Hydrodynamic connectivity describes the sources and destinations of water parcels within a domain over a given time. When combined with biological models, it can be a powerful concept to explain the patterns of constituent dispersal within marine ecosystems. However, providing connectivity metrics for a given domain is a three-dimensional problem: two dimensions in space to define the sources and destinations and a time dimension to evaluate connectivity at varying temporal scales. If the time scale of interest is not predefined, then a general approach is required to describe connectivity over different time scales. For this purpose, we have introduced the concept of a “retention clock” that highlights the change in connectivity through time. Using the example of connectivity between protected areas within Barnegat Bay, New Jersey, we show that a retention clock matrix is an informative tool for multitemporal analysis of connectivity.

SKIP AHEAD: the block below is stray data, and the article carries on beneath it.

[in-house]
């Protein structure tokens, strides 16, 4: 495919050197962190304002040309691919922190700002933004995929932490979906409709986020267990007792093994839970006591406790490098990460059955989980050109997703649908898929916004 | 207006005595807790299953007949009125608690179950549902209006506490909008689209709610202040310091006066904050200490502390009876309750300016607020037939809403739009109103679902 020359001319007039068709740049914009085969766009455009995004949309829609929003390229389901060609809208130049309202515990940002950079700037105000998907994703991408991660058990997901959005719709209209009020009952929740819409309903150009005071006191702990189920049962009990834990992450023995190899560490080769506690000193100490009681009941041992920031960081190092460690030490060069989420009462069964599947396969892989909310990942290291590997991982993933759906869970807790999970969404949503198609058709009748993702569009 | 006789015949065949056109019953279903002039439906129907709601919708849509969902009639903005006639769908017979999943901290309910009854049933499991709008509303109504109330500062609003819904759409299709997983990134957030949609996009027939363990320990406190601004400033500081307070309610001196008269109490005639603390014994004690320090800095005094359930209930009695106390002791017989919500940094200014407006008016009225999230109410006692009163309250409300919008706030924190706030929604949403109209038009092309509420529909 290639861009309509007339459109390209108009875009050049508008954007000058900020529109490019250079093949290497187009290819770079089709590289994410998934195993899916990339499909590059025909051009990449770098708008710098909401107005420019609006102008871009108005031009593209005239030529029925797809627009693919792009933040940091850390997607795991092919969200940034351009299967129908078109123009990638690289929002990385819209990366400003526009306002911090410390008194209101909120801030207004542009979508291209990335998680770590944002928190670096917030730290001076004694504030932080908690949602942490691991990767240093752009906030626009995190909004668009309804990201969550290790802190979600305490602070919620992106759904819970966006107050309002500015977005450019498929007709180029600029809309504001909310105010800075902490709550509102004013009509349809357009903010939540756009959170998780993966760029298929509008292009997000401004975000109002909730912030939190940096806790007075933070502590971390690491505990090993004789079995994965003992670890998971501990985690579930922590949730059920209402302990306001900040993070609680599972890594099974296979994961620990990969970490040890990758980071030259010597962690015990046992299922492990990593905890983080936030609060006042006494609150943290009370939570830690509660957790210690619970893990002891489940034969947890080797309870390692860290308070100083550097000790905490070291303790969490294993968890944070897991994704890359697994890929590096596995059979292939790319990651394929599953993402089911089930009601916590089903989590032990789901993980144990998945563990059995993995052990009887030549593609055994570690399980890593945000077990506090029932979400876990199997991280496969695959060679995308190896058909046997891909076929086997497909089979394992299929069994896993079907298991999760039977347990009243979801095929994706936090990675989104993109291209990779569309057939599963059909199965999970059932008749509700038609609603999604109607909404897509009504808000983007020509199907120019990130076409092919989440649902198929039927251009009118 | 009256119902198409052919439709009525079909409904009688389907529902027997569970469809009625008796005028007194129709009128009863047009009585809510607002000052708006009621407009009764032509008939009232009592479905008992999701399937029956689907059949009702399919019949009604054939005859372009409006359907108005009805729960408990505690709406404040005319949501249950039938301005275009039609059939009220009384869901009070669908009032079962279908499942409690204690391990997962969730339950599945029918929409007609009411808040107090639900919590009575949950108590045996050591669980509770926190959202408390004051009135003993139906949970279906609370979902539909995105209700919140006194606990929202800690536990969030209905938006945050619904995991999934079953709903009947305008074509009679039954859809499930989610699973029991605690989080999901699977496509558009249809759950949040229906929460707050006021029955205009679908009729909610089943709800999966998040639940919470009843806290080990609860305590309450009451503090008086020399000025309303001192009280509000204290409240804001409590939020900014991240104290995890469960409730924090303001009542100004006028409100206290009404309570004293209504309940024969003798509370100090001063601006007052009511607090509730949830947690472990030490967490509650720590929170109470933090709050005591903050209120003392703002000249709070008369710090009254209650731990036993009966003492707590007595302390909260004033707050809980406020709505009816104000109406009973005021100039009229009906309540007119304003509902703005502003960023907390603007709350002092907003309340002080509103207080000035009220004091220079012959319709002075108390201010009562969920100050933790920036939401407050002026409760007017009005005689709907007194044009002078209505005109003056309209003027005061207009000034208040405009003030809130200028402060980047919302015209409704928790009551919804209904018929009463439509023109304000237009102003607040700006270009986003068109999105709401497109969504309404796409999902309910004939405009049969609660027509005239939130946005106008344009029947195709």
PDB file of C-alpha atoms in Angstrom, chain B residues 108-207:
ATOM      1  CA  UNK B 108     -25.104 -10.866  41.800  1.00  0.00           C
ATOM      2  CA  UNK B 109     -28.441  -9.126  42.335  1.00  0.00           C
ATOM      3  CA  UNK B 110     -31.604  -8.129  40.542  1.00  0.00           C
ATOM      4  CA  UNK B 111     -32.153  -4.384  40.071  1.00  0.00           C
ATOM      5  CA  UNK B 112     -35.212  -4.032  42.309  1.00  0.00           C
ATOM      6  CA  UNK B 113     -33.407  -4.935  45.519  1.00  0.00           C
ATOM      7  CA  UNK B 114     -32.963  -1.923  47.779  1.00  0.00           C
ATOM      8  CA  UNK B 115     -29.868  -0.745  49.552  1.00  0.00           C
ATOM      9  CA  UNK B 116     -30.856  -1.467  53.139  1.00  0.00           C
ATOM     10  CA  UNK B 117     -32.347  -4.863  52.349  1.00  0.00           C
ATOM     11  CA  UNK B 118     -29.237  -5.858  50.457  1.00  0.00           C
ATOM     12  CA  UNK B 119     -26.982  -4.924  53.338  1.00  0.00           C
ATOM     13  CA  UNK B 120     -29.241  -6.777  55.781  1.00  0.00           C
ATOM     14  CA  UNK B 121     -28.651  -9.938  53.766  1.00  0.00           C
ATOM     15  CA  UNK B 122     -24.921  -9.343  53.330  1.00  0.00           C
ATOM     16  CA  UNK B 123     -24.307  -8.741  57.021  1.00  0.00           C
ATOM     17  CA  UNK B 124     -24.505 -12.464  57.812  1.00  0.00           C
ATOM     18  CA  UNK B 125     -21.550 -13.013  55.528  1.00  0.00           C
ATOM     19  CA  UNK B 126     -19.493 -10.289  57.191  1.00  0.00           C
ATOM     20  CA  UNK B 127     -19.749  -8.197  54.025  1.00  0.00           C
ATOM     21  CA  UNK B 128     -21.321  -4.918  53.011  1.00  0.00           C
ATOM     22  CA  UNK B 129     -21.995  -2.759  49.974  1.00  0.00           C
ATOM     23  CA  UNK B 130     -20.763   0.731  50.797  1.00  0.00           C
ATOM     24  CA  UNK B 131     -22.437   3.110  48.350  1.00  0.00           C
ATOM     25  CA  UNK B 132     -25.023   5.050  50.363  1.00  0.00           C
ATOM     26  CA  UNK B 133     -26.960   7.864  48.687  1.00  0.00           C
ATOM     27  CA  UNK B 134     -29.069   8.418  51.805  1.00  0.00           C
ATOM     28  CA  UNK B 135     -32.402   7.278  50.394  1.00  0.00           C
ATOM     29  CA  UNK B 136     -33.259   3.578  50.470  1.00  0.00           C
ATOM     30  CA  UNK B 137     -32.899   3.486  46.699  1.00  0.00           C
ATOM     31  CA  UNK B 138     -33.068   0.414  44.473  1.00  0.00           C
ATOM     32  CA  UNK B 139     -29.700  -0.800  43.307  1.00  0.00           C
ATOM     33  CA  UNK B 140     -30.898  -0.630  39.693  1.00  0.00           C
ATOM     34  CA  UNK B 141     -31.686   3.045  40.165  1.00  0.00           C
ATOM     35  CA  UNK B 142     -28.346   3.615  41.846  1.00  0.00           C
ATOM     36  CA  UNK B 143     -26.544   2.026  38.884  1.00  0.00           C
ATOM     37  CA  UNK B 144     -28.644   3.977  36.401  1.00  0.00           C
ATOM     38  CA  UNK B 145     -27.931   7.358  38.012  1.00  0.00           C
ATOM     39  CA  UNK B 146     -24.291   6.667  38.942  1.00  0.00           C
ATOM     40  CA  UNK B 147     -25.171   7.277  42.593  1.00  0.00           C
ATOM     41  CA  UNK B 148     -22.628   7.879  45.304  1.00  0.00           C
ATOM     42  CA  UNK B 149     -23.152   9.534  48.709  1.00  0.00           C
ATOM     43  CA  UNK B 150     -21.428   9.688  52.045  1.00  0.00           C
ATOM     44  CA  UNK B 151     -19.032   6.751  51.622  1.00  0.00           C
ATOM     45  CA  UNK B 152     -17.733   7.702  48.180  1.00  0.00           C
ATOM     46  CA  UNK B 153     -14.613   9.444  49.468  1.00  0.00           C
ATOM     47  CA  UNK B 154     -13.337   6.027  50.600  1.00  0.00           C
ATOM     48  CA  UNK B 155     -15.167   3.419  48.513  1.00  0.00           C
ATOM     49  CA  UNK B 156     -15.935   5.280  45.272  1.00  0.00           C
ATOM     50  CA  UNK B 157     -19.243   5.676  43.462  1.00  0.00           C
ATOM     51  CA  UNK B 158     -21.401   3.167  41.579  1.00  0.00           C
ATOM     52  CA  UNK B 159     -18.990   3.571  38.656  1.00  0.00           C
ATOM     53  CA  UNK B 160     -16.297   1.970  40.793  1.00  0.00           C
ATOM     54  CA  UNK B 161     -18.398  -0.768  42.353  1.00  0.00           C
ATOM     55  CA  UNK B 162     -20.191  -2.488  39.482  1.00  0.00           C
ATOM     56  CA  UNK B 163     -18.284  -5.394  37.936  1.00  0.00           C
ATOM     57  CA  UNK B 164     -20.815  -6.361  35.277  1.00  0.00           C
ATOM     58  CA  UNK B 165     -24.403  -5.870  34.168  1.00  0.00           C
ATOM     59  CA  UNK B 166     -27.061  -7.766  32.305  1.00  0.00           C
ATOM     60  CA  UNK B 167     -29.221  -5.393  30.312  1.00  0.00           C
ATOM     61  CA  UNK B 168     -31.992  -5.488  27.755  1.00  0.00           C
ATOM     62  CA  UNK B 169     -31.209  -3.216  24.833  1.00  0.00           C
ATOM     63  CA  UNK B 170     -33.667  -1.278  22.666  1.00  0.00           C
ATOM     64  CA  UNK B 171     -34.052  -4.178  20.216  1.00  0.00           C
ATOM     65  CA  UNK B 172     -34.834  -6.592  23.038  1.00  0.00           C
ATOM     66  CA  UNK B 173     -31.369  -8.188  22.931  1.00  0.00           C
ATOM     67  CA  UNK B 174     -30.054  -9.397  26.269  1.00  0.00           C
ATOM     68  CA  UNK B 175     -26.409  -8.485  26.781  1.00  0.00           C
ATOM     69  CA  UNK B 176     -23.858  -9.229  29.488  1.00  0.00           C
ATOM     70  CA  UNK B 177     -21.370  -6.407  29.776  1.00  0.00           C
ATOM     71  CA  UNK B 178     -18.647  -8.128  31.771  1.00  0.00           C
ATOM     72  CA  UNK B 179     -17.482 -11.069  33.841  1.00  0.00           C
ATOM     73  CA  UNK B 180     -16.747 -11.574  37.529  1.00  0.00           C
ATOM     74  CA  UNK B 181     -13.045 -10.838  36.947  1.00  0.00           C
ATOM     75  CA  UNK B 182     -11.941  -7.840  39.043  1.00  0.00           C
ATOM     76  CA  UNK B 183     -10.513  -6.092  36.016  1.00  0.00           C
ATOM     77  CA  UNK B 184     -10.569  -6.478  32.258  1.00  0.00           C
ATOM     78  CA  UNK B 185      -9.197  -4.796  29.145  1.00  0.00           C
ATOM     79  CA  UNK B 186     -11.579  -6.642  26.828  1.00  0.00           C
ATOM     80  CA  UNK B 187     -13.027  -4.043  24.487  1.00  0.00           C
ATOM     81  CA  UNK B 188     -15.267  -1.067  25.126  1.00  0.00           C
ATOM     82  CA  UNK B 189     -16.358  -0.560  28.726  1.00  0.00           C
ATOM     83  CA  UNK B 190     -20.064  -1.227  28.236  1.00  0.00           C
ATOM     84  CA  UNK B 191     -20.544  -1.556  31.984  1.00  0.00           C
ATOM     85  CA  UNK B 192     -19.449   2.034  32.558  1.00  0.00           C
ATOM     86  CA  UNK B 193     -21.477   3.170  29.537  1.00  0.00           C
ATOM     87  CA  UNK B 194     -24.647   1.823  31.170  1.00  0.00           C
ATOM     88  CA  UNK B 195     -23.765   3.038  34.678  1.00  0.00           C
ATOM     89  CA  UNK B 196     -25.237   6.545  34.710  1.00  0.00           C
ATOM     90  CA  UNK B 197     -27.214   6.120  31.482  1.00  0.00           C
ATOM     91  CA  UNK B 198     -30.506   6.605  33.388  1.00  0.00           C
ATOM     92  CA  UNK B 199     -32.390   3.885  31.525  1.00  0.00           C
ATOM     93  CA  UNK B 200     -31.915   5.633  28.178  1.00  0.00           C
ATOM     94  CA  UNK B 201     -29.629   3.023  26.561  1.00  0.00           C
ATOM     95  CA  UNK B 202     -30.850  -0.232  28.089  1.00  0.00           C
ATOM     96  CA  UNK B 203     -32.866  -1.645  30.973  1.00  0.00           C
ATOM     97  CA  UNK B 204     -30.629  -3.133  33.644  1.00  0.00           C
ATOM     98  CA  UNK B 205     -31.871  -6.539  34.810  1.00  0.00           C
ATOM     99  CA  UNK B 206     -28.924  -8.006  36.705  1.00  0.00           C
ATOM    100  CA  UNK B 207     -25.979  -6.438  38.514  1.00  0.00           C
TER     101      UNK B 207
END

|Publication Subtype||Journal Article|
|Title||Estimating time-dependent connectivity in marine systems|
|Series title||Geophysical Research Letters|
|Publisher||American Geophysical Union|
|Contributing office(s)||Woods Hole Coastal and Marine Science Center|
|Google Analytic Metrics||Metrics page|